disposable fashion is depressing

‘Everybody looks like clones and the only people you notice are my age. I don’t notice anybody unless they look great, and every now and again they do, and they are usually 70. We are so conformist, nobody is thinking. We are all sucking up stuff, we have been trained to be consumers and we are all consuming far too much.

~Vivienne Westwood


I’ve been thinking about writing this post for a long time and finally a single garment caused me to start typing.

Disposable fashion (or fast fashion) is apparel that is produced quickly and cheaply.  (Think Forever 21, etc.)  I’ve been guilty of purchasing disposable fashion as have most of you.  In the past I’ve tried to stay away from it, simply because I didn’t want to look like everyone else.  Being the fashion snob that I am, I shuddered at the thought of going out to dinner and seeing a girl across the room wearing my exact outfit!

That being said you probably remember this jacket that I photographed a couple weeks ago.

I saw this jacket on Pinterest and thought it was the cutest little thing.  After tracking it down and seeing that it was made in China I hesitated — I was concerned that I was dealing with sweatshop apparel.  A statement on the website insisted that they did not participate in such activity, so I hit the purchase button and a week and a half later my package arrived.

Due to the price, I didn’t expect much.  It arrived well packaged and they even threw in a free Santa hat.  As I tried on the coat I noticed the fit was off… as was the seams.  The fabric was sturdy, but the buckle was crooked.  The piece was executed well enough that I was probably the only one that would notice.  I had my mom inspect it and she was quite shocked that a jacket could made, let alone executed decently, for $33.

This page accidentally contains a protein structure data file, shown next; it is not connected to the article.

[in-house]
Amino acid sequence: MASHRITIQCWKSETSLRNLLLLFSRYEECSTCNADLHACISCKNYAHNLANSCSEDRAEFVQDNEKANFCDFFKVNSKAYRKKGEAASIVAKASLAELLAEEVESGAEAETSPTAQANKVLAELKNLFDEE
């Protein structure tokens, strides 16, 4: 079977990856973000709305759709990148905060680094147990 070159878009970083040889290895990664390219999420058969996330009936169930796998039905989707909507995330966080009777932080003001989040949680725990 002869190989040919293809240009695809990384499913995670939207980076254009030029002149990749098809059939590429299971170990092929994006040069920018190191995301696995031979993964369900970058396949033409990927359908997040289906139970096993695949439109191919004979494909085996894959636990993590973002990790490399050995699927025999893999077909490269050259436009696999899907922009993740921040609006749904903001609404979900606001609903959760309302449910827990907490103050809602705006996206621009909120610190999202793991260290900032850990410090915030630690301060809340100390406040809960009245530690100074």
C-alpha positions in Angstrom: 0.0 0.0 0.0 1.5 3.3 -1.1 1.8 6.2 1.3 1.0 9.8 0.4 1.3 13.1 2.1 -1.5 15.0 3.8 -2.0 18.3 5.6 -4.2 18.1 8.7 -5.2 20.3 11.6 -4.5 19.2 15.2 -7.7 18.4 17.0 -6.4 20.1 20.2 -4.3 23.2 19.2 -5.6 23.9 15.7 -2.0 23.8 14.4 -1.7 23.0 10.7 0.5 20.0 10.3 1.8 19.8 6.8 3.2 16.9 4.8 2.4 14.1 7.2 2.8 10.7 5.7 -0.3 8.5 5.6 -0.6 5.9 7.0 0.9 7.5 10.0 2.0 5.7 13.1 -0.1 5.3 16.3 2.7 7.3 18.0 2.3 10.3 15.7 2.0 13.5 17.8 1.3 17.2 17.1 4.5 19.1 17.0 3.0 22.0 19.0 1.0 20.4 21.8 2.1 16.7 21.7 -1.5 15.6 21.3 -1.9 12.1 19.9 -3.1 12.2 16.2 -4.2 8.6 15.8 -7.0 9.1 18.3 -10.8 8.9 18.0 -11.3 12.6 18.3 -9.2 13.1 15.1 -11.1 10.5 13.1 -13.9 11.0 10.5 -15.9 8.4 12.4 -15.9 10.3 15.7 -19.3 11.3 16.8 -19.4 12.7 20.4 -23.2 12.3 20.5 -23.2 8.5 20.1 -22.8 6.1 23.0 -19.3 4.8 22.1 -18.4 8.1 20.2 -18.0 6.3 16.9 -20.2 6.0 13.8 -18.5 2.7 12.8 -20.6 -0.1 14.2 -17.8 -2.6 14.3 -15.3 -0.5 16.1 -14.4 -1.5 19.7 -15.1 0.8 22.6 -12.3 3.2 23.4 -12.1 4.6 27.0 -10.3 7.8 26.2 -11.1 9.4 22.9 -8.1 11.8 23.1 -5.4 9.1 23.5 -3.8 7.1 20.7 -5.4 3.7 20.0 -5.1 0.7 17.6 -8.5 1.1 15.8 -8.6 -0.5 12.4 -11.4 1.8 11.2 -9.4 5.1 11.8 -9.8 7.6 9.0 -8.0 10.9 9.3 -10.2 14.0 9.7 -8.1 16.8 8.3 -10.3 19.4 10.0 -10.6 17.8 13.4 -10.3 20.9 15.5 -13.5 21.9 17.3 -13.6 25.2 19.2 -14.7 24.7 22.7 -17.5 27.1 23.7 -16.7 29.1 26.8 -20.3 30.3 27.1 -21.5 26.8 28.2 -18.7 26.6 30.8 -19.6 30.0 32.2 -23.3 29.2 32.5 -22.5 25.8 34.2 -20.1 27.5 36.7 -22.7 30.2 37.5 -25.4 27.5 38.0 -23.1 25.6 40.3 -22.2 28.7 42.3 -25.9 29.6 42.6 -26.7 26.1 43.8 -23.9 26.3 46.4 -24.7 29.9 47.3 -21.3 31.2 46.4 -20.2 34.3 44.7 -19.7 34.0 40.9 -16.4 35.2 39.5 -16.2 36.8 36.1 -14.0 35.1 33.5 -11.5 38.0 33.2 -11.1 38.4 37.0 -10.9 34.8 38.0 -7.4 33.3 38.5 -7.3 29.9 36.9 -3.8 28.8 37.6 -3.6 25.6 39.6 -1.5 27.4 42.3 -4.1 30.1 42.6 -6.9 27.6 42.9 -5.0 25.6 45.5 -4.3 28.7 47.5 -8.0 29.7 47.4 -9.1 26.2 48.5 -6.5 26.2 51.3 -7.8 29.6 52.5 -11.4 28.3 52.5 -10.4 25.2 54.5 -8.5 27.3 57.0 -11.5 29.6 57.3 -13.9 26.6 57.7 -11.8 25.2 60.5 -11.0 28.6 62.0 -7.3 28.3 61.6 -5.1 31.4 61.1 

Growing up with a mother who is an amazing seamstress, I learned what a well-made garment looked like.  My mother has always looked down upon fast fashion — fast fashion to her was taking a pattern and creating a piece that looked like it came off the runway.  To her there should be an art to fashion and it should involve pride of workmanship.  Naturally, I adapted that attitude towards fashion as well.  But sometimes when you see something inexpensive and cute it’s hard to resist!

I remember my roommate in the dorm had a closet full of new clothing with the tags still attached.  She never even wore half of the items!  The clothes were just so cheap she thought, why not?  The average American buys sixty-four pieces of apparel per year.  That means a new piece of clothing every 5 days!  I LOVE to shop, but that statistic really blew me away.  Constantly, I’m looking and studying fashion online but that doesn’t mean I always purchase.

I’ve always been a quality over quantity kind of girl.  I would much rather have one beautiful cashmere sweater than 10 sweaters made from cheap synthetic fibers (that will eventually fall apart).  When you look at my blog you will notice that I wear pieces over and over again.  The fun for me is finding new ways to wear the garments I love.  This post is not to trash the companies that produce cheap fashions or the people who wear them.  This post is to get you to rethink what you put on every day and what you are supporting.

Currently, I’m reading the book Deluxe and focusing more of my time to learning about how and where clothing is made.  This book focus on the rise of sweatshops and counterfeit bags. In the past, I have been contacted to do projects with companies that I suspect use sweatshops and have turned them down.  This doesn’t make me some kind of fashion saint, but it does let you know I only promote what I believe it.  In that respect, I feel guilty for promoting the jacket above and for taking a pretty picture in something I didn’t believe in.  I’ve thought about returning it to prove a point but paying $18 to return a $33 jacket seems silly, and I’d much rather donate it and have it worn by someone who needs it.

Wonderland, like me, is constantly growing and changing.  My goal is to be more responsible about what I purchase and promote.  The website Save The Garment Center provides a list of designers who produce all or a majority of their goods in the USA, and luckily the list is filled with many of my favorite designers.  This being said I don’t expect everyone to stop shopping at H&M and Topshop, just realize that for the 10 knockoffs that you buy you could of had the real thing.

Ps.  I will still shop at Zara once and a while.  I love it so.

Pps.  While everyone agrees that sweatshops are bad, what if everyone stopped purchasing items that were produced there?  Would the workers starve or would companies be forced to raise their wages in order to get customers back?  Just a little food thought.